Featured Illustration: Nicolas Ogonosky
Whenever school budget cuts are proposed, an event that is becoming far too frequent, one of the first departments to be shut down is the humanities (and arts, but that’s a discussion for a different article).
Especially in recent years, many schools have drawn funding away from their arts and humanities programs in order to build new computer labs or expand their STEM-related programs. The idea that humanities classes are unimportant and useless in our society has become so normalized that the underfunding of these programs is probably not a shock at all — it might even be the expectation.
Given how much technology has advanced over the past ten years alone and how frequently we use it in our daily lives, there is no doubt that having a strong background in science and math provides significant advantages in finding stable, well-paying jobs in a rapidly evolving job market.
The additional appeal of pursuing careers in engineering, medicine, computer science, etc. is the potential to create and implement innovative technology that can create a positive impact on our society. However, the fact that most STEM majors come from a more socioeconomically privileged background means that there is a severe lack of diversity in STEM fields, resulting in a perpetual cycle of elitism and the dismissal of issues that primarily affect the socioeconomically disadvantaged.
The reason why so many STEM majors have the same privileged socioeconomic background is that there is a lack of opportunities for low-income students to take advanced math and science courses, meaning that they have less exposure to STEM education and are less likely to pursue STEM careers (as suggested by studies conducted by the U.S. Department of Education in 2017). Compound this with the fact that despite students of color making up the majority of the student population in 83 of the 100 largest cities in the U.S., more than 50% of them attend low-income schools in 80 of those 83 cities (as of 2016).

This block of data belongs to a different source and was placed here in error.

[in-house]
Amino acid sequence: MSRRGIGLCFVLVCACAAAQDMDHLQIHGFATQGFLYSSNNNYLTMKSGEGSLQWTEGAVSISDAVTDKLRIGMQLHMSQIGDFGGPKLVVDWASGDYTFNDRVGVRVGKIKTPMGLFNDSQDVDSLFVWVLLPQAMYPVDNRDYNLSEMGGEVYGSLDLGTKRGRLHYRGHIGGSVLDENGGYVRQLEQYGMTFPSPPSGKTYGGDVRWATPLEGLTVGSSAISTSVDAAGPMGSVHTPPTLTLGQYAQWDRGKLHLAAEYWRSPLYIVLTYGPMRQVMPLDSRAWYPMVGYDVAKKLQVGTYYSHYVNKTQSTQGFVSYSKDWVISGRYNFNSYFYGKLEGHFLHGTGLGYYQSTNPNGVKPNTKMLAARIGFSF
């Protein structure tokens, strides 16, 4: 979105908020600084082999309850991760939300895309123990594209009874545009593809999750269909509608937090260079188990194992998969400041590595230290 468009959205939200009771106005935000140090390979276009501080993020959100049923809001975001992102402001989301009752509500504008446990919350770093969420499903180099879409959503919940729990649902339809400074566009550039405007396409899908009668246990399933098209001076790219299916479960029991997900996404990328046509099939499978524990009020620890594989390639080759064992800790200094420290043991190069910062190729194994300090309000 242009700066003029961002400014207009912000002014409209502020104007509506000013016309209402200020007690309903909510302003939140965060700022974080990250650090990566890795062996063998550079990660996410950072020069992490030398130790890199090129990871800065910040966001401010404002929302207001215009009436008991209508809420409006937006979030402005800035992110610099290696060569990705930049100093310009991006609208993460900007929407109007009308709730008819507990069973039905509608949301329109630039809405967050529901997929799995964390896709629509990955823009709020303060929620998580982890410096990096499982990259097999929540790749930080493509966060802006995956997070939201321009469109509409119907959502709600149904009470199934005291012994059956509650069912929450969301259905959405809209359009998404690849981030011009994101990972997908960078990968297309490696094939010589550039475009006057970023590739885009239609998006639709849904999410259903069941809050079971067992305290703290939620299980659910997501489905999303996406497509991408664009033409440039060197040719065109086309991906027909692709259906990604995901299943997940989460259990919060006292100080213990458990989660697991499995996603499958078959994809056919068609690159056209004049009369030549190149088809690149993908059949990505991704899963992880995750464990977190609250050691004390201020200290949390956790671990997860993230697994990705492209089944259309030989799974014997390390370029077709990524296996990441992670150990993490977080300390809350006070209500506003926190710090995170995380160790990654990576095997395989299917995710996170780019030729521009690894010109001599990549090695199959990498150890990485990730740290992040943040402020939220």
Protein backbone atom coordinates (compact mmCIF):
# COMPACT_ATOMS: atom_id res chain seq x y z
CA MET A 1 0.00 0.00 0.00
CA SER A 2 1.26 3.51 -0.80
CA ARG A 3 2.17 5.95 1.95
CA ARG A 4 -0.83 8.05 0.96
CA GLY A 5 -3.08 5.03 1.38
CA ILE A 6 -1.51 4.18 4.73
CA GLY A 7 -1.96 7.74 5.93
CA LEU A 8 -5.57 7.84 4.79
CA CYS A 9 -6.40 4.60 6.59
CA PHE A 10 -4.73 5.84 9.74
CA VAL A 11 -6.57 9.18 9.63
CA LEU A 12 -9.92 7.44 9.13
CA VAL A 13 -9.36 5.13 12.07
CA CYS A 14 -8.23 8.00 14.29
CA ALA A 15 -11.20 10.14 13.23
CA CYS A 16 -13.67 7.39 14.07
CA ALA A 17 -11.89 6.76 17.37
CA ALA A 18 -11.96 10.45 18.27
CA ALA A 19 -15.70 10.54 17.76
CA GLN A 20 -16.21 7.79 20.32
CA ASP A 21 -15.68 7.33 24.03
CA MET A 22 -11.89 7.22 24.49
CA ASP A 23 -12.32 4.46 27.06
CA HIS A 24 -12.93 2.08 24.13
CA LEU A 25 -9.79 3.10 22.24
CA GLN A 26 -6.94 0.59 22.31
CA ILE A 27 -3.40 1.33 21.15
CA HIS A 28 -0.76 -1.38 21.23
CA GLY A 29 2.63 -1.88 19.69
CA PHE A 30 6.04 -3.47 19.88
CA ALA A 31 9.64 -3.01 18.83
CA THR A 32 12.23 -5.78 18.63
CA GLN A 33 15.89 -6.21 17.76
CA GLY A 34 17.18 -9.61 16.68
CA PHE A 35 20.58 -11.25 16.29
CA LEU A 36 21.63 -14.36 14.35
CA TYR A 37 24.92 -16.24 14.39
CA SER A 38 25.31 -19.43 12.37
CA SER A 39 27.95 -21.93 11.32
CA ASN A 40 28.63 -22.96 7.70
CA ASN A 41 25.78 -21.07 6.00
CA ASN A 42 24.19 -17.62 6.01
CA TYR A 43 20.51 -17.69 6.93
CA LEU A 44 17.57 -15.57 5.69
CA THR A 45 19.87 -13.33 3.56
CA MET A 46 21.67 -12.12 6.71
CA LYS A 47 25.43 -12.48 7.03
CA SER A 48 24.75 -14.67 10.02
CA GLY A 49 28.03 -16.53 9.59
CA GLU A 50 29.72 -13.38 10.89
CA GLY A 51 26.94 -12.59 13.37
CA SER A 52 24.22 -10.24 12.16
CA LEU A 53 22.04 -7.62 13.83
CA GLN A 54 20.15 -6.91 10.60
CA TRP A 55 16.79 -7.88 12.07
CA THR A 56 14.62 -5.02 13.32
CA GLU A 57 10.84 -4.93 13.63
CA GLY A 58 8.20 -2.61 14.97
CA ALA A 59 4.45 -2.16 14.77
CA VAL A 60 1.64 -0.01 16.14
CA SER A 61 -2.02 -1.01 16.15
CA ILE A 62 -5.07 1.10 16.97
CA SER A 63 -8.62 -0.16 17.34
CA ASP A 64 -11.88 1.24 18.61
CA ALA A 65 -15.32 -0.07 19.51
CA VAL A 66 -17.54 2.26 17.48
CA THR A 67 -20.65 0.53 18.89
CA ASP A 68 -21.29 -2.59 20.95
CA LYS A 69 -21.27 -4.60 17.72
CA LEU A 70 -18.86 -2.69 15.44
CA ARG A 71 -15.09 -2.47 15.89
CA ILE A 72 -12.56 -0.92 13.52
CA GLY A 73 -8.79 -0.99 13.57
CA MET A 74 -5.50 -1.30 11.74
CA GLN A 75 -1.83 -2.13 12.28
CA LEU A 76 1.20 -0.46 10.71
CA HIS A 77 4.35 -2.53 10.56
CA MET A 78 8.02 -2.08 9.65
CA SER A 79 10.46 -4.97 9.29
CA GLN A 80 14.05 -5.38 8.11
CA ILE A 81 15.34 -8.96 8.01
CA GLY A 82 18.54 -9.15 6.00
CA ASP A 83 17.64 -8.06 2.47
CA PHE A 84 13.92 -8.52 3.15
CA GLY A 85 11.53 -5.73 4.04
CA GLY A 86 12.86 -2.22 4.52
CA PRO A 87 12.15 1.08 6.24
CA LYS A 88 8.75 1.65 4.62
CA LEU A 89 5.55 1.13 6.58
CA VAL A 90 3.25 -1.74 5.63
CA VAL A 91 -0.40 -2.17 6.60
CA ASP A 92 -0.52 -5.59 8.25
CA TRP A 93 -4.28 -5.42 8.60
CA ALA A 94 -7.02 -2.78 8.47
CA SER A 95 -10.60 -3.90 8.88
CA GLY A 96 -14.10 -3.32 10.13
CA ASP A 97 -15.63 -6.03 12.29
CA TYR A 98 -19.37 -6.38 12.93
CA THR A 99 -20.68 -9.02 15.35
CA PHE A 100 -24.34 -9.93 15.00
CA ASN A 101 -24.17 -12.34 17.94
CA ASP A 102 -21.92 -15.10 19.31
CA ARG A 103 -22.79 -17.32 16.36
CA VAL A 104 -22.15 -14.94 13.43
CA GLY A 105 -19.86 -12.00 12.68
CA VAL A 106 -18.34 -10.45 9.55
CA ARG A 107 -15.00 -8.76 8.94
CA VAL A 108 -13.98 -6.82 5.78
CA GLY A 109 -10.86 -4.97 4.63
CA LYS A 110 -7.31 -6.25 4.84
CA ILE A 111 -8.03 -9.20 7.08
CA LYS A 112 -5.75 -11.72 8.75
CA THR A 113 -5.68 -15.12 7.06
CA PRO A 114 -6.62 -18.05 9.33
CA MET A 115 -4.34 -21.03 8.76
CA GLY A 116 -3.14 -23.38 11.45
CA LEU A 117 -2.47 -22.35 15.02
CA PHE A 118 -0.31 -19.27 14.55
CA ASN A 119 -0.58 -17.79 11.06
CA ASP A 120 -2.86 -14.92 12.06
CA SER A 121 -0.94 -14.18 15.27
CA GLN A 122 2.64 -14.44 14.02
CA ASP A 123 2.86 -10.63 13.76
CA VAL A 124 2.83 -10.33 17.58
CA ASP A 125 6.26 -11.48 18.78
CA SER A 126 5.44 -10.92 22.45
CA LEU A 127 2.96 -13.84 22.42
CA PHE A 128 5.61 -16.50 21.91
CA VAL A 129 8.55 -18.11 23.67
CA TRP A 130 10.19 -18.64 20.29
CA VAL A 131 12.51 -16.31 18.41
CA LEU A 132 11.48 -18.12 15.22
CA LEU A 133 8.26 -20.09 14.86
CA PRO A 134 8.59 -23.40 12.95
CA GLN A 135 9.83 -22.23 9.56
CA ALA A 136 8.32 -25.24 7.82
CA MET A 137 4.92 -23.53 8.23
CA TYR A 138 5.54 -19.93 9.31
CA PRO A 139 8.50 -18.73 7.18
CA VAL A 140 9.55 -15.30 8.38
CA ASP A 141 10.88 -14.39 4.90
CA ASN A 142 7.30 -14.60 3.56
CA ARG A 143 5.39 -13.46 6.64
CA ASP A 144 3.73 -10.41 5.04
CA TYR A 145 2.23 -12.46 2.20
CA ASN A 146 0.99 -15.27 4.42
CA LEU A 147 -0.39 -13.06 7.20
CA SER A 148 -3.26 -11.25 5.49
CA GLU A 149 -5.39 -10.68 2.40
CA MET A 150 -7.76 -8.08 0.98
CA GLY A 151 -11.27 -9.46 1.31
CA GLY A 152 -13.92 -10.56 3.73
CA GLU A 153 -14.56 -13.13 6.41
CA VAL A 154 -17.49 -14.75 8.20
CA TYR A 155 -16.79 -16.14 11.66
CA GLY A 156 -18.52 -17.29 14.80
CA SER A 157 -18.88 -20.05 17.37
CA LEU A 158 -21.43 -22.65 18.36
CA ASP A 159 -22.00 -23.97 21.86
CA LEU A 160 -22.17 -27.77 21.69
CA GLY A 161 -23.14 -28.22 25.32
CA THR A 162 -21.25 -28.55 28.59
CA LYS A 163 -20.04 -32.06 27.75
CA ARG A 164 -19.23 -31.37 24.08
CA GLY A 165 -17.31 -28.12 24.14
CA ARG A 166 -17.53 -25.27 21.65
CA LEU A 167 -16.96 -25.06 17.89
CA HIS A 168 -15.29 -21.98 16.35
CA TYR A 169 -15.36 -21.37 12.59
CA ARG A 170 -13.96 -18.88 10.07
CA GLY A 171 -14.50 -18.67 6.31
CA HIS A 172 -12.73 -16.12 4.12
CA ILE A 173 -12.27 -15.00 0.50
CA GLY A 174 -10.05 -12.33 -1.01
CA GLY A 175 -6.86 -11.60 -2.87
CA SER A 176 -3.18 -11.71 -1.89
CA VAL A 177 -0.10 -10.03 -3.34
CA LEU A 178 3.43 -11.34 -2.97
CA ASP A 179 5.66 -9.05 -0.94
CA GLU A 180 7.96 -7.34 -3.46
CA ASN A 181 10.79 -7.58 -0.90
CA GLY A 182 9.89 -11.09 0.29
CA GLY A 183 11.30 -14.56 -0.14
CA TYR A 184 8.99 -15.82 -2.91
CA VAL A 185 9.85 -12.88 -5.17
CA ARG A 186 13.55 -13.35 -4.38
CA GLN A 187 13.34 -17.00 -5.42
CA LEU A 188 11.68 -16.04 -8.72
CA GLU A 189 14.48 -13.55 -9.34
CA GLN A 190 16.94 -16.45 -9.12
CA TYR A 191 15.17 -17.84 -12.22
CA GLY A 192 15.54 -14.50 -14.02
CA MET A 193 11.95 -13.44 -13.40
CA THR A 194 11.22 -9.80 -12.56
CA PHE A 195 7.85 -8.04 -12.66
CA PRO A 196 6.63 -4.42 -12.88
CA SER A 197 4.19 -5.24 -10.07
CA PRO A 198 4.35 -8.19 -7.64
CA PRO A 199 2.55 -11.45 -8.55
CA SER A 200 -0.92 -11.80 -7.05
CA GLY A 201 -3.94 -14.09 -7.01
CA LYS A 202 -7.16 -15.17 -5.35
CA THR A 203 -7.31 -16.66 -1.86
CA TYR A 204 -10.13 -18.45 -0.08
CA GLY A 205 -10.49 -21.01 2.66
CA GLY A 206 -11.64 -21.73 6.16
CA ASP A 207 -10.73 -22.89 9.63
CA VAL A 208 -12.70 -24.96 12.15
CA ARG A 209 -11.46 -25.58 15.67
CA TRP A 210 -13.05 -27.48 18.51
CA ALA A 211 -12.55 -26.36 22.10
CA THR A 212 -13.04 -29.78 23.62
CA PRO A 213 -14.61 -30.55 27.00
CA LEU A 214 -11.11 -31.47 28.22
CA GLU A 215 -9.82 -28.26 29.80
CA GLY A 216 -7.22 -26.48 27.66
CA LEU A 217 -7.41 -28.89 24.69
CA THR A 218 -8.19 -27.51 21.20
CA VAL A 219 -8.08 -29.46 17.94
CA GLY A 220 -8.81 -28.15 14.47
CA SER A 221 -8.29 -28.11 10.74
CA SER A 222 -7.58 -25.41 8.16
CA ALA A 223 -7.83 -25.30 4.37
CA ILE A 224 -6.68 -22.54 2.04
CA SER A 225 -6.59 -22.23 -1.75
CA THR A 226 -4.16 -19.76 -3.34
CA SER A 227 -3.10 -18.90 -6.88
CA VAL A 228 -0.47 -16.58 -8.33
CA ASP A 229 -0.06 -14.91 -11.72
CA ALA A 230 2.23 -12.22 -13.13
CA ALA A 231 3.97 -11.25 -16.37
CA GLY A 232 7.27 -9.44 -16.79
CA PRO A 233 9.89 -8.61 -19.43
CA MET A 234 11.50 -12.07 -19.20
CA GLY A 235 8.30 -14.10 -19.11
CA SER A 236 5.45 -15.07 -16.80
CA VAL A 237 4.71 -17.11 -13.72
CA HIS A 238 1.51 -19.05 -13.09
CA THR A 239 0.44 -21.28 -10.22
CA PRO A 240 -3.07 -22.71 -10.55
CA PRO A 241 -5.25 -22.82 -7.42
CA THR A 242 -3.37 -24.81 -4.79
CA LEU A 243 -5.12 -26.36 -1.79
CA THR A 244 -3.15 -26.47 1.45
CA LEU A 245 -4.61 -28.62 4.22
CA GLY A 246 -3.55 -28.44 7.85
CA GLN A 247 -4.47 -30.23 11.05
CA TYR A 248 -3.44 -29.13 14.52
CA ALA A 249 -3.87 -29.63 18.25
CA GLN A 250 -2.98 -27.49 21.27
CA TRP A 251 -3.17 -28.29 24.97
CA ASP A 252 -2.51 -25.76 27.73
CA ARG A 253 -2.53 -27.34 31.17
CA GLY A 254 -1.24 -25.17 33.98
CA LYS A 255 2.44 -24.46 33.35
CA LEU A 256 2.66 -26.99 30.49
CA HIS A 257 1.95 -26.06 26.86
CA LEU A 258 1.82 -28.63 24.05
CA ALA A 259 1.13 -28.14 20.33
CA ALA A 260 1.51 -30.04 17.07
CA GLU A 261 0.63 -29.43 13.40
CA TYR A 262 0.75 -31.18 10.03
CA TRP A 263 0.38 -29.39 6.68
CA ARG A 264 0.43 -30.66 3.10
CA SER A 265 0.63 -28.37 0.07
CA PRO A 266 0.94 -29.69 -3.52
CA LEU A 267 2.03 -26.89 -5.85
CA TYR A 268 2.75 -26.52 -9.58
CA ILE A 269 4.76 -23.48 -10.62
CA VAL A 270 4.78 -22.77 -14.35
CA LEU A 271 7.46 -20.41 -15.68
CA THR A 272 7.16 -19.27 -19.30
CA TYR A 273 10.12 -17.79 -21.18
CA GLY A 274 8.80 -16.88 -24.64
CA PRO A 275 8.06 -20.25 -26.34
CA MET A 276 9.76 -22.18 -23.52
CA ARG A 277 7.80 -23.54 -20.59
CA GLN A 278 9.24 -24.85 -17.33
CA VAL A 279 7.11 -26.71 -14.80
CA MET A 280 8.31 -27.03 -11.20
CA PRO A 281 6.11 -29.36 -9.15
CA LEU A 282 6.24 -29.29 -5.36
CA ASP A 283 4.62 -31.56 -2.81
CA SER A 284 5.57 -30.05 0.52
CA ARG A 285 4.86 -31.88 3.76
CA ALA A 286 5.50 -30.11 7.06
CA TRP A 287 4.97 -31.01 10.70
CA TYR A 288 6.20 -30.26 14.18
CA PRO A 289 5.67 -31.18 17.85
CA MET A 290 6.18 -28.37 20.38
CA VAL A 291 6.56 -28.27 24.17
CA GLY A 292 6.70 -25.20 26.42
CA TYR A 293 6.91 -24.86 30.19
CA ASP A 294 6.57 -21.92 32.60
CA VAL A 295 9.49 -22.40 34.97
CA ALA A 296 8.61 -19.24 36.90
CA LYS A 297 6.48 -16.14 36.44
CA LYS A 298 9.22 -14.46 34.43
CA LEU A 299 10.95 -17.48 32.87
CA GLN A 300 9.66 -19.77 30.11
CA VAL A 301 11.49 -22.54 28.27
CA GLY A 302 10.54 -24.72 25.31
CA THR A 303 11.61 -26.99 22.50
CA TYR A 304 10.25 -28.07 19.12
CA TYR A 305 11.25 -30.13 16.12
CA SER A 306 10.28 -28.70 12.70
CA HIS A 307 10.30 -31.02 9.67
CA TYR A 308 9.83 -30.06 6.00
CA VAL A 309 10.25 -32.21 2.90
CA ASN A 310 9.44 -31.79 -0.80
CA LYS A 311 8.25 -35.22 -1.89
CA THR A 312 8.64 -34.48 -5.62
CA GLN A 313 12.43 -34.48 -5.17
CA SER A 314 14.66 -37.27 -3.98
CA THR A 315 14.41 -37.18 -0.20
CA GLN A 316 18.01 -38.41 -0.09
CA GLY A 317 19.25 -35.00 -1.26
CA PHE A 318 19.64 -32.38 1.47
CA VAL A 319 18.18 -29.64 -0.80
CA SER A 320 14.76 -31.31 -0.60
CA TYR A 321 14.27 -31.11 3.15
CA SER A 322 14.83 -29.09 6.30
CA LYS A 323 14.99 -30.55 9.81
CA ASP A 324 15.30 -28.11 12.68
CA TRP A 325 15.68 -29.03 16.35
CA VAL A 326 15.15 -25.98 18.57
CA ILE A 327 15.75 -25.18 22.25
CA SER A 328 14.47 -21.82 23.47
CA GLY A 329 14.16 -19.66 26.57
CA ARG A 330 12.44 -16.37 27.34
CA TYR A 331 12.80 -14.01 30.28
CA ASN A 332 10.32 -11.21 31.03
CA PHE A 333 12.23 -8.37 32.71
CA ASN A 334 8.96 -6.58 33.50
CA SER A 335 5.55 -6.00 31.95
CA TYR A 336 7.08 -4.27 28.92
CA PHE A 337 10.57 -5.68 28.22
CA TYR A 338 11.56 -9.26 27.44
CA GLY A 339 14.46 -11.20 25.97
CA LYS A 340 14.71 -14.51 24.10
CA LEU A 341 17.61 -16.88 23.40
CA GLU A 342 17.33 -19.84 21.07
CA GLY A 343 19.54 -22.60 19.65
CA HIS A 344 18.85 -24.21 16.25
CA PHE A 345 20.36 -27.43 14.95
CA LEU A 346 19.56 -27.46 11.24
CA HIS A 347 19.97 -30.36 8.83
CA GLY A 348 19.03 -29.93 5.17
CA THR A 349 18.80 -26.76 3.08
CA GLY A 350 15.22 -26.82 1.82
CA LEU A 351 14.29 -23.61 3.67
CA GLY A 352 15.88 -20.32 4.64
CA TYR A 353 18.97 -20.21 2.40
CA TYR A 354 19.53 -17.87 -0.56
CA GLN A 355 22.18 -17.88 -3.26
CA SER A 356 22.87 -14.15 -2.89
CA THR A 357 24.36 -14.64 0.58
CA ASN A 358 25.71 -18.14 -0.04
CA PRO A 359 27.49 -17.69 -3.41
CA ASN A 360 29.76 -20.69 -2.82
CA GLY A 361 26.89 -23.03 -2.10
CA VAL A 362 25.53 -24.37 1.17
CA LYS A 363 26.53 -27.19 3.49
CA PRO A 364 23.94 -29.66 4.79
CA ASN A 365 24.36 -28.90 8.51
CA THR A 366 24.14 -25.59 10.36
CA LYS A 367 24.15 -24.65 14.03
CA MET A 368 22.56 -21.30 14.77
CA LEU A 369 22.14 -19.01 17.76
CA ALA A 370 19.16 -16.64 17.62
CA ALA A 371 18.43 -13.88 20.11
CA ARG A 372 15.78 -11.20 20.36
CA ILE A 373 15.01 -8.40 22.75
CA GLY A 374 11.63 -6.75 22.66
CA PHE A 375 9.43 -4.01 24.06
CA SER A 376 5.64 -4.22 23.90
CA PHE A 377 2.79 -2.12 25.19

But what does this mean?
As a result of the structural racism that puts people of color at a significant socioeconomic and educational disadvantage, the majority of students that pursue STEM majors come from socioeconomically privileged and primarily white racial backgrounds.
This is a problem because, in order for the innovators of the future to adequately address and solve the world issues pertaining to their respective fields, they must understand the impact of those issues on people of different racial and socioeconomic backgrounds. For students that are constantly surrounded by other people from the same demographic as them, it can be easy to distance themselves from the issues that affect different groups of people in our society.
By requiring humanities classes and re-emphasizing the importance of compassion and empathy in our education system, we can slowly break the cycle that perpetuates the reenforcement of structural racism and the elitism of STEM fields. A humanities education would enable doctors, engineers, software developers, etc. to develop and implement tools that could truly benefit our society by uplifting those that have been marginalized for far too long.
Until the privileged class makes an effort to understand and empathize with the less privileged in our society, we will never be able to resolve the issues that prevent people of color and people of lower-income backgrounds from being able to have a seat at the table — in STEM careers and in our society.